The ruler Hohodemi and princess Toyotama lived happily in Miyazu and governed the land. Hohodemi’s heir was Ugayafuki Awasezu who was living in his palace at Wonifu. When Hohodemi gave over rule of the land to Ugaya, he presented the Mihata no Fumi scriptures to Ugaya. Toyotama presented the Yata no Kagami eight-sided mirror to Ame-no-Koyane, Lord Kasuga, Minister of the Mirror [Left]. The Yahegaki sword was delivered to Lord Komori Mihohiko, Minister of the Sword [Right]. These are known to us as the “Three Heavenly Treasures.” Hohodemi and Toyotama moved to Otsu and later died there.

Returning to Kamo Takezumi and Isoyori, they waited 13 years for a child and prayed to kami Wakeikazuchi (Ninikine). Their wish was granted when Princess Tamayori was born. When she was 14, both parents passed away and were deified at Kawai in Kyoto. Wise, gentle, and beautiful, Tamayorihime became the principal consort of Ugaya, and she gave birth to prince Takehito, Kanyamato Ihawarehiko, who became the first Emperor Jimmu.

The above story of Tamayorihime comes from Aya 27, as related at We learn quite a few things about Kyoto.

The Kamo clan is connected with the ruling family. The kami Wakeikazuchi [of Kamigamo Jinja] is Ninikine himself. The parents of Tamayorihime, Kamo Takezumi and Princess Isoyori, were married and later deified at Kawai. Tamayorihime was the mother of Jimmu Tenno, the first emperor of Japan.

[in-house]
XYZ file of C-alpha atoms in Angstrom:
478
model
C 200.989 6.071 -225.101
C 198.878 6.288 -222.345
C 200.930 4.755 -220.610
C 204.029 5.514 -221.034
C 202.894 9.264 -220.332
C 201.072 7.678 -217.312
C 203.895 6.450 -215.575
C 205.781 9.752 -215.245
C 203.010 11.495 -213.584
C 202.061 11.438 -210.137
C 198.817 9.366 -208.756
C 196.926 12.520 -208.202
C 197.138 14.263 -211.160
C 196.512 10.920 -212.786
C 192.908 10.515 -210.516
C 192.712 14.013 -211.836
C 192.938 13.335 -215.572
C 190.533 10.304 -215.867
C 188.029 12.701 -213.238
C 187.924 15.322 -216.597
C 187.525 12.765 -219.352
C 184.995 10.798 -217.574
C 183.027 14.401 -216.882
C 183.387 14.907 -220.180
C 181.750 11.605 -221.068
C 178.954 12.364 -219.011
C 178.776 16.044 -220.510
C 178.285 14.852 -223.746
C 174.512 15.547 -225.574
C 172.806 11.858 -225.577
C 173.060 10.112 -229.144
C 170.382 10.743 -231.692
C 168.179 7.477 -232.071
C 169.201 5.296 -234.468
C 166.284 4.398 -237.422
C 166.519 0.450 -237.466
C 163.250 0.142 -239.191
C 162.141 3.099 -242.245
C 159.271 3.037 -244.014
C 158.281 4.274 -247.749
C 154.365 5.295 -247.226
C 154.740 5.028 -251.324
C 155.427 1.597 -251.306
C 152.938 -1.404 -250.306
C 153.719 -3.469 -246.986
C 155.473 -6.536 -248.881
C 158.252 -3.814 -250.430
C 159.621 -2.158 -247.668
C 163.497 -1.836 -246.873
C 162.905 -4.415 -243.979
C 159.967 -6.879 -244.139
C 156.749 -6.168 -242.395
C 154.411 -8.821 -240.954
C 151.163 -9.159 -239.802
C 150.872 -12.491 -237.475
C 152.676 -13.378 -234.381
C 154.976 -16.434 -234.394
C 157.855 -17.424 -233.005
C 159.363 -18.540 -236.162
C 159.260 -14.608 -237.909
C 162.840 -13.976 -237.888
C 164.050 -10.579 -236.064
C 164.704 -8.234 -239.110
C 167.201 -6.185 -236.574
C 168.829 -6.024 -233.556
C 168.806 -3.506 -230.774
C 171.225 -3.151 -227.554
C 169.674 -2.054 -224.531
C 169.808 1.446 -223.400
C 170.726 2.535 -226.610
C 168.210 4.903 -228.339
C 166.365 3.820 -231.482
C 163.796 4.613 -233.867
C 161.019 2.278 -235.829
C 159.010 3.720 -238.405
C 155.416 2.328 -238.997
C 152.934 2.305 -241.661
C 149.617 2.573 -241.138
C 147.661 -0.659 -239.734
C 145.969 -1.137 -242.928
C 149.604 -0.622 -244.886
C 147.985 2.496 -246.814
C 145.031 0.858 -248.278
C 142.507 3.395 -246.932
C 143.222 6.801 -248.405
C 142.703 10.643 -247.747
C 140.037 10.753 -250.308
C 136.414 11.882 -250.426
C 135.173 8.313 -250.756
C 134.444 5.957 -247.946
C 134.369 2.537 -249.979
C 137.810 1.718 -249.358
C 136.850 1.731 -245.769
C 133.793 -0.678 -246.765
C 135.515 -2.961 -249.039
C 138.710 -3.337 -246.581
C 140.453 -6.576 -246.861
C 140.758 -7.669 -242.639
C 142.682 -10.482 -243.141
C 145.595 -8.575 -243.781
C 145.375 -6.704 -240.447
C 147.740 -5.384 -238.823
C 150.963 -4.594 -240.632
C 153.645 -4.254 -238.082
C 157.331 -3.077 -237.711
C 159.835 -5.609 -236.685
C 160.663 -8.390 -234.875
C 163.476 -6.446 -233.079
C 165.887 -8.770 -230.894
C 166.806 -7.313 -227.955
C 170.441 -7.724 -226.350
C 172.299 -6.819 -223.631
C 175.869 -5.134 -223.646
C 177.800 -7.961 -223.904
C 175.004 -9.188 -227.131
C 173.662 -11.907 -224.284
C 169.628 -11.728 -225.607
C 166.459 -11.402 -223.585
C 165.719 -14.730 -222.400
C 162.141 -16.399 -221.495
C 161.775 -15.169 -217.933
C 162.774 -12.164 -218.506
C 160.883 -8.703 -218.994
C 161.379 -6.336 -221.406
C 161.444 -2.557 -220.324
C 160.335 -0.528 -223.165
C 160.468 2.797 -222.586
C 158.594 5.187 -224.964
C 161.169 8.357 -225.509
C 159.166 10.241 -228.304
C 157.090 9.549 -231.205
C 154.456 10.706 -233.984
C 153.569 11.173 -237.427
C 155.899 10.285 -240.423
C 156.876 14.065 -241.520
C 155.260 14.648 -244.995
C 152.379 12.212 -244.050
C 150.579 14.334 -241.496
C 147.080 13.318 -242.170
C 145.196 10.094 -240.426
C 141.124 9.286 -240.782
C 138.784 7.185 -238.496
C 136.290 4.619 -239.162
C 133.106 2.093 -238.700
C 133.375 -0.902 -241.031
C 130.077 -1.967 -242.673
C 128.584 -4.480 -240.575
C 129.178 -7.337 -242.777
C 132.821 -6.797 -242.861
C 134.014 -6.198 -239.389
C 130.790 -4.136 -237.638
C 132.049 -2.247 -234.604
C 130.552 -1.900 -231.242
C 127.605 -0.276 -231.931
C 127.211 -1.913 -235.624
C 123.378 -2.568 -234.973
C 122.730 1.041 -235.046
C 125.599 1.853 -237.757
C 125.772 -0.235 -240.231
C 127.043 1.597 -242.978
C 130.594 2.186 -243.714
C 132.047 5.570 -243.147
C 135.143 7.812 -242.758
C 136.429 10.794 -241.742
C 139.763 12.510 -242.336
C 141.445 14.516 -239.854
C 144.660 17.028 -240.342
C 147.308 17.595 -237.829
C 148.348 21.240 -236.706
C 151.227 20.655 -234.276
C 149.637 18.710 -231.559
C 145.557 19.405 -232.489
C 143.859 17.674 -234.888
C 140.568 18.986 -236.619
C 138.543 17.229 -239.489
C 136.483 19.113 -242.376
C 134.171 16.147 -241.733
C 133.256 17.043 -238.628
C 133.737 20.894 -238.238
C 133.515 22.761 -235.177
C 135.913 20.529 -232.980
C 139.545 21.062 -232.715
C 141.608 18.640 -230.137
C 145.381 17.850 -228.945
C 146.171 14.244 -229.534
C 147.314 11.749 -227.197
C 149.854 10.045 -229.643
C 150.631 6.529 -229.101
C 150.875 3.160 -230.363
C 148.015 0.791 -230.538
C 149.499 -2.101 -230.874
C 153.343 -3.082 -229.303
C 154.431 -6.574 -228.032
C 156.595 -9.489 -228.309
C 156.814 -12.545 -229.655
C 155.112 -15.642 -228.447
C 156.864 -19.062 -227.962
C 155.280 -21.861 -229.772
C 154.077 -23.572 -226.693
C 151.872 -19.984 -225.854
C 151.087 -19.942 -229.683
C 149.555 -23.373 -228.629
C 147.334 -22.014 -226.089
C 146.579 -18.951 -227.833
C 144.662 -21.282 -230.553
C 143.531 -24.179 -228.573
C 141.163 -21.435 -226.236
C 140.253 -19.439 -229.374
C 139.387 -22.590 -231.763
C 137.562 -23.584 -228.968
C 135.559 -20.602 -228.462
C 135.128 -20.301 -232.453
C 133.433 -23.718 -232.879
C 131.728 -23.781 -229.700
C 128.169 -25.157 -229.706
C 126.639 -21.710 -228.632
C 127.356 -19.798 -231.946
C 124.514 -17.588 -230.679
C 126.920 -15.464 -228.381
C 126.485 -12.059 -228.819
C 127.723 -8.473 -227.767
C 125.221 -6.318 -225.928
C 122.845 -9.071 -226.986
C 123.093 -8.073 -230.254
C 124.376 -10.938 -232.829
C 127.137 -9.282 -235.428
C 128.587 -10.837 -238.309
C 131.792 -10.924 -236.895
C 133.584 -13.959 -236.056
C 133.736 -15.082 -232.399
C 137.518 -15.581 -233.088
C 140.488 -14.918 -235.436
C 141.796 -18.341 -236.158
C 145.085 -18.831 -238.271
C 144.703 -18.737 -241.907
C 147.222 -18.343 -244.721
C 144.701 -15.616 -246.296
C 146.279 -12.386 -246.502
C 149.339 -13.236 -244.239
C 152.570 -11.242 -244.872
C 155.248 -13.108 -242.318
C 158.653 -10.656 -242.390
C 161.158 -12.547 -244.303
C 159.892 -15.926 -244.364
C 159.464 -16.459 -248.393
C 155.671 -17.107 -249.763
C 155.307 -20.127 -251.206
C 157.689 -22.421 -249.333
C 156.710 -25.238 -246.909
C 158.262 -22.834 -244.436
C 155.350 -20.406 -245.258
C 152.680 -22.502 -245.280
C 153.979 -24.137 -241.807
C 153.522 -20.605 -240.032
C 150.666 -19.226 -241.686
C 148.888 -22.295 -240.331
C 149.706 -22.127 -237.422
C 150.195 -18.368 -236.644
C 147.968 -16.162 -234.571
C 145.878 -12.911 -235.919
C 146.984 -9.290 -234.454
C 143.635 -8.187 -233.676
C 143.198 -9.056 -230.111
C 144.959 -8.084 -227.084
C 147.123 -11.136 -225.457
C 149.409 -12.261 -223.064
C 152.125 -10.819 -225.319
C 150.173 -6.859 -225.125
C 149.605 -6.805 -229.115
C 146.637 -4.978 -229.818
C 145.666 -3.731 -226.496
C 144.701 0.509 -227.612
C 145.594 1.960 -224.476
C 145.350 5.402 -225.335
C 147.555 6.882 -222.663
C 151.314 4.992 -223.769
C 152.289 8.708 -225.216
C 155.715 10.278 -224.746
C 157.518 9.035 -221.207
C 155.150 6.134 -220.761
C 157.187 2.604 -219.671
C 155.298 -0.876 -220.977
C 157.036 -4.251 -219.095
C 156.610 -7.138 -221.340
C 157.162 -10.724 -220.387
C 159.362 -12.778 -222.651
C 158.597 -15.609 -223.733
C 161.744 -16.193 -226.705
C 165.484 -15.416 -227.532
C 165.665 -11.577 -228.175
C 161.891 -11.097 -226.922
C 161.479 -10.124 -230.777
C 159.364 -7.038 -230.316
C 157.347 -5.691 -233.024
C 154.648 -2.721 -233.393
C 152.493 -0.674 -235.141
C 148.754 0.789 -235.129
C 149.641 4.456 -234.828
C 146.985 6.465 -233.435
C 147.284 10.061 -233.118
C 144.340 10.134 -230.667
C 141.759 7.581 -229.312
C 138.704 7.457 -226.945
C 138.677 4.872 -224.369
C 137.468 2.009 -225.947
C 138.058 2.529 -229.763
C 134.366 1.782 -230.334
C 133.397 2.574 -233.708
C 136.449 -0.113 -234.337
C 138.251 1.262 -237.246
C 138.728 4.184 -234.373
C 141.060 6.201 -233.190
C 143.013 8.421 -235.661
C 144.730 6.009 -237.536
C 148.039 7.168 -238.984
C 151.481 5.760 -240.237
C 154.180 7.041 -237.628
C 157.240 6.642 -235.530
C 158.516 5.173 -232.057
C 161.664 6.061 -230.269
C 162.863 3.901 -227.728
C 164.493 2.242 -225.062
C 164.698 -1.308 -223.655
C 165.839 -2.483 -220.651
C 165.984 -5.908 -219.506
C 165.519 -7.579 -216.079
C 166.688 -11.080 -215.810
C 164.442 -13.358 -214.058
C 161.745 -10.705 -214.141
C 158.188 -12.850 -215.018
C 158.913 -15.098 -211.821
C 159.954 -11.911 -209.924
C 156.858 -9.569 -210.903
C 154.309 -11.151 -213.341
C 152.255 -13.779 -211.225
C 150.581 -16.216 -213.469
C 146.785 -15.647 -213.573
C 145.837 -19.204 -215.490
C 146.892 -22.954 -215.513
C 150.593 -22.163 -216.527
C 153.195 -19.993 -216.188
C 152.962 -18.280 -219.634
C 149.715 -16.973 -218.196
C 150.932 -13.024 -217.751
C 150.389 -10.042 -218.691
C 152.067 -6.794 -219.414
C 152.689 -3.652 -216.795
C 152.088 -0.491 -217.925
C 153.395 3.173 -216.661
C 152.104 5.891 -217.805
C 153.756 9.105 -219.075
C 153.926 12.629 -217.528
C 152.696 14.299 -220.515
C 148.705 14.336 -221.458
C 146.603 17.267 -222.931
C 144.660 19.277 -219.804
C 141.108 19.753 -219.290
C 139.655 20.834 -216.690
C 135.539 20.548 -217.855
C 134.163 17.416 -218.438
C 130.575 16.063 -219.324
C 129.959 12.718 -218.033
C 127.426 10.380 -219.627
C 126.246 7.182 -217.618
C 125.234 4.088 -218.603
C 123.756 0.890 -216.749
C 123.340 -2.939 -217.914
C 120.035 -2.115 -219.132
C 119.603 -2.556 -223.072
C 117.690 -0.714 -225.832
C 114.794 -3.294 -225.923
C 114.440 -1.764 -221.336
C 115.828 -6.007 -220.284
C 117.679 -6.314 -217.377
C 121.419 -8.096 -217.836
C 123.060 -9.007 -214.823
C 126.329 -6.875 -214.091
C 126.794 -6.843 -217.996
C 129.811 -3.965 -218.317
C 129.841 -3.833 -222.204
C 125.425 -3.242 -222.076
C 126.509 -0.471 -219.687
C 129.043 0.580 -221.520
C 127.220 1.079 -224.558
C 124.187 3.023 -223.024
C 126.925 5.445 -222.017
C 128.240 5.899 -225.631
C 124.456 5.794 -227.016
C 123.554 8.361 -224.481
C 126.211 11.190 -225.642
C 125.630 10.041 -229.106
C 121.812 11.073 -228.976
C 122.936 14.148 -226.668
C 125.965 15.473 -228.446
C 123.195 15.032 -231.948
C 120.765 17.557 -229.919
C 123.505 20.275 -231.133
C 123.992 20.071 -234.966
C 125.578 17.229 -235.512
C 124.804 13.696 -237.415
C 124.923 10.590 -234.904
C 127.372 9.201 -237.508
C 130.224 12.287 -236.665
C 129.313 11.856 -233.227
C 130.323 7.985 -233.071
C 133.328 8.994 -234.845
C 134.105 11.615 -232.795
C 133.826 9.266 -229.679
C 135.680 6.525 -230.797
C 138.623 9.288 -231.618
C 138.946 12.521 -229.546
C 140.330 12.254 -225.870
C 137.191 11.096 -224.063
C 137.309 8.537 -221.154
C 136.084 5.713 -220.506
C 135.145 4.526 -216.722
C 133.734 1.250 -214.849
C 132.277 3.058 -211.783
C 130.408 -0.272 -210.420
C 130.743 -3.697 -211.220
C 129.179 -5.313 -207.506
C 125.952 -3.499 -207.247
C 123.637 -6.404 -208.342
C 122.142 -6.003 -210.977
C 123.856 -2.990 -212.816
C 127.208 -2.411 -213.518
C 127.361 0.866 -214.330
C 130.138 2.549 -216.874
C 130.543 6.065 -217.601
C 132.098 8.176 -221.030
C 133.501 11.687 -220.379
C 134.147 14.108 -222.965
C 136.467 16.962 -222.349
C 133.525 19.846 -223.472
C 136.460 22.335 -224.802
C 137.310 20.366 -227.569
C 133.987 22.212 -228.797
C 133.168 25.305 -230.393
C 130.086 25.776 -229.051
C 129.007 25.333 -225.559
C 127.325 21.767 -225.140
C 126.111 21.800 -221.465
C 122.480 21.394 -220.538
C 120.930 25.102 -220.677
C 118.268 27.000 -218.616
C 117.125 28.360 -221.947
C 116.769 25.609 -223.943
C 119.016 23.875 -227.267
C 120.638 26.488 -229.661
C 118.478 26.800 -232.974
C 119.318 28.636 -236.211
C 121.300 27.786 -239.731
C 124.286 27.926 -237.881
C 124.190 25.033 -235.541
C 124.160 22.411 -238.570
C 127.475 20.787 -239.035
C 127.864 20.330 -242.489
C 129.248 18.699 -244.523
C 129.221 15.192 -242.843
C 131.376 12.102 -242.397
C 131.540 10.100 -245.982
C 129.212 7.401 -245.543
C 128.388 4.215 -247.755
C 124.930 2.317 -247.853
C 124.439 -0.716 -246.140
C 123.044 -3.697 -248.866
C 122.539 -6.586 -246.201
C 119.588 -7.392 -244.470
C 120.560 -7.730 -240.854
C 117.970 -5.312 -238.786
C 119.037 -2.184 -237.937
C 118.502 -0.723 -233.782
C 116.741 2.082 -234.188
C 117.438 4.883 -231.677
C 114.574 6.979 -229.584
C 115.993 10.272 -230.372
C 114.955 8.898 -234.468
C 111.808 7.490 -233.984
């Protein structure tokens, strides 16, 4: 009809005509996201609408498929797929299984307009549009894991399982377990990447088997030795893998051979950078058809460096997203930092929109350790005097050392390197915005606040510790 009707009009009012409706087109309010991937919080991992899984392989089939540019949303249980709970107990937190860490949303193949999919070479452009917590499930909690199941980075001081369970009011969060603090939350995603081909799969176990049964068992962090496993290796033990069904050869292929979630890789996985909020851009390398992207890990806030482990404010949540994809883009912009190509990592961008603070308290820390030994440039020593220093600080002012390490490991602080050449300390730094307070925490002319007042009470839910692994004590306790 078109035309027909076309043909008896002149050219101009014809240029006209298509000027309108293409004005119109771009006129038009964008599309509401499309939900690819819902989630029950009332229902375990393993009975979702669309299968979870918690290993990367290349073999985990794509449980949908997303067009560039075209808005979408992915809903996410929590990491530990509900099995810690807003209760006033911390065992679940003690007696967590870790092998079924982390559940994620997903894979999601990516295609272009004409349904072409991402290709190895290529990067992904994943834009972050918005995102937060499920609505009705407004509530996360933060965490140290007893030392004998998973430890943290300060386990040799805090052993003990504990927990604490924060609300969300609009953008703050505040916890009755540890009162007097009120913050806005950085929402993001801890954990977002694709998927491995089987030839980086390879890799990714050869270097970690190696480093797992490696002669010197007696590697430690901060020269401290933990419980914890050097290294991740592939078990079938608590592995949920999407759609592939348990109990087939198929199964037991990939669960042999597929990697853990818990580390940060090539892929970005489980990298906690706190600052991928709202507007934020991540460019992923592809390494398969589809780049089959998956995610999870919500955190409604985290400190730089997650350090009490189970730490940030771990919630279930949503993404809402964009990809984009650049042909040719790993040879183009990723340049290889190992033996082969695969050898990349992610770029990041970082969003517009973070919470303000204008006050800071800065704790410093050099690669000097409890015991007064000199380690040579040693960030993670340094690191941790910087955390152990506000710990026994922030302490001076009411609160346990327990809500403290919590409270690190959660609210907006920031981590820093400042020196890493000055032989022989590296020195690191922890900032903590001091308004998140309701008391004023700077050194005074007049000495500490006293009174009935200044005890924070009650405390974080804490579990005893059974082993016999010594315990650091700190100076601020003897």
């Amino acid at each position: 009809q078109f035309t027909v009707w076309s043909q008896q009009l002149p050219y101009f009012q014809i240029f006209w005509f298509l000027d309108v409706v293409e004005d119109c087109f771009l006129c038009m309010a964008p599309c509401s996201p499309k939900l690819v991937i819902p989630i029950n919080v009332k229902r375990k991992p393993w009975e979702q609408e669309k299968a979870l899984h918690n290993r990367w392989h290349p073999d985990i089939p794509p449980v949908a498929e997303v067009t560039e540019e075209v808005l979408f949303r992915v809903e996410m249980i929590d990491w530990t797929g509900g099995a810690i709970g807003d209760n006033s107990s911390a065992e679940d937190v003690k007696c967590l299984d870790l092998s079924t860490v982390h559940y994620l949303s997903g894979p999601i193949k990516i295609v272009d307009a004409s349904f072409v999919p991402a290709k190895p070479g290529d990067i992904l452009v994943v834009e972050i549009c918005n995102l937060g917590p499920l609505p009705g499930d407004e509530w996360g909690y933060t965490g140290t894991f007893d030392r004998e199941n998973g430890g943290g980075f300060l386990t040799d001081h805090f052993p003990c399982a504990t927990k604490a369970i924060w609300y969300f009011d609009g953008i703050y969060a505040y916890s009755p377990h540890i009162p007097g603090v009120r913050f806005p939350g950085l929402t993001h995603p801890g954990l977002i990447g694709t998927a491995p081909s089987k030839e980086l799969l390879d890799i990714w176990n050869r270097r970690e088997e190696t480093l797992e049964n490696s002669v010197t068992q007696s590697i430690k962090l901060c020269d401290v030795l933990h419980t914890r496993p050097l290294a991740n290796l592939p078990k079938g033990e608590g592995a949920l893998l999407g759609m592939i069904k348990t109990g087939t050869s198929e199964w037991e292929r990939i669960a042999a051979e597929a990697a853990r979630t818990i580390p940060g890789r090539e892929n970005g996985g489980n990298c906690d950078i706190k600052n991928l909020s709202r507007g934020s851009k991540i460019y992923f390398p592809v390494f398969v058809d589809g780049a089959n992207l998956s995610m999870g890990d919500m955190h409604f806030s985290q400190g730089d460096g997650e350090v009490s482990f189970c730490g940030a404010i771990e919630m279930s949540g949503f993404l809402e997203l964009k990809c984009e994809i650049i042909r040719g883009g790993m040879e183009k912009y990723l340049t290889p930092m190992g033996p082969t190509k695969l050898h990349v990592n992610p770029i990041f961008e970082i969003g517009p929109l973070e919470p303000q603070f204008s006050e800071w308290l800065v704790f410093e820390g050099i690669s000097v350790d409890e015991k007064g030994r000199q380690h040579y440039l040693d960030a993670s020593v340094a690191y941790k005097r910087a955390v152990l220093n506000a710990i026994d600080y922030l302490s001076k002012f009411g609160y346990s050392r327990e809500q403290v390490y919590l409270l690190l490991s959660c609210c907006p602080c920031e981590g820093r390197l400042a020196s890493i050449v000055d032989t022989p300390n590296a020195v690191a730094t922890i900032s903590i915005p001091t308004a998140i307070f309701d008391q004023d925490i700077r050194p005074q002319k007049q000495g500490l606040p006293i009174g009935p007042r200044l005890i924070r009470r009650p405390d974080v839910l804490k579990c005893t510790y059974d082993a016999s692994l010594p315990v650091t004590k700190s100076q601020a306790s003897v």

From the official Shimogamo Jinja homepage: The creator and guardian of the city, Kamotaketsunomi-no-mikoto, is enshrined in the main sanctuary of the shrine, along his daughter Tamayorihime-no-mikoto, a mythical figure with her own repute.

Therefore, the two Kamo shrines in Kyoto are the family shrines of the Kamo Takezumi clan, and their ancestor is sovereign Ninikine, grandson of Amateru. And Tamayorihime was married and deified at Kawai, now Kawai Jinja.



Kifune Jinja

Kifune Jinja lies in the secluded Kibune Valley adjacent to Kuramayama, northern Kyoto. It is a shady, mysterious and ancient sacred site.

It is said that Tamayorihime who arrived by boat from Osaka Bay, founded the shrine in appreciation to the kami of water.


We take the Eizan densha and get off at Kibune station. We walk to the bus stop and find a fragrant kinmokusei sweet olive in glorious bloom. We get off at the beginning of the Kibune village. It is still a bit of a walk to get to the Kifune hongu main shrine. This shrine is rather new; the original shrine is deeper in the valley and is called Okunomiya. The map gives an idea of the relationship between the two shrines.


The walk through the village to Okunomiya is quite pleasant – though long. On this afternoon of the last day of September, the restaurants are preparing for their final evening of serving dinner out over the river. There is in the air anticipation of a ritual that marks the end of summer.


At last, we arrive at the torii marking the entrance to Okunomiya.


And here is the sign: Okunomiya!    It is truly an inner sanctum, an other-worldly sacred site.






Hiraoka Jinja

According to Mr. Takabatake of JTC,Izanagai received a stone tablet at Hiraoka Jinja. This ‘most important shrine in Kawachi Province’ is in the hills of Higashi Osaka, not far from Kinki University. Astronomy students took me by train. As soon as we got off, we heard the taiko. Aki matsuri was in progress! This shrine is dedicated to Amenokoyana and Fujiwara ancestors.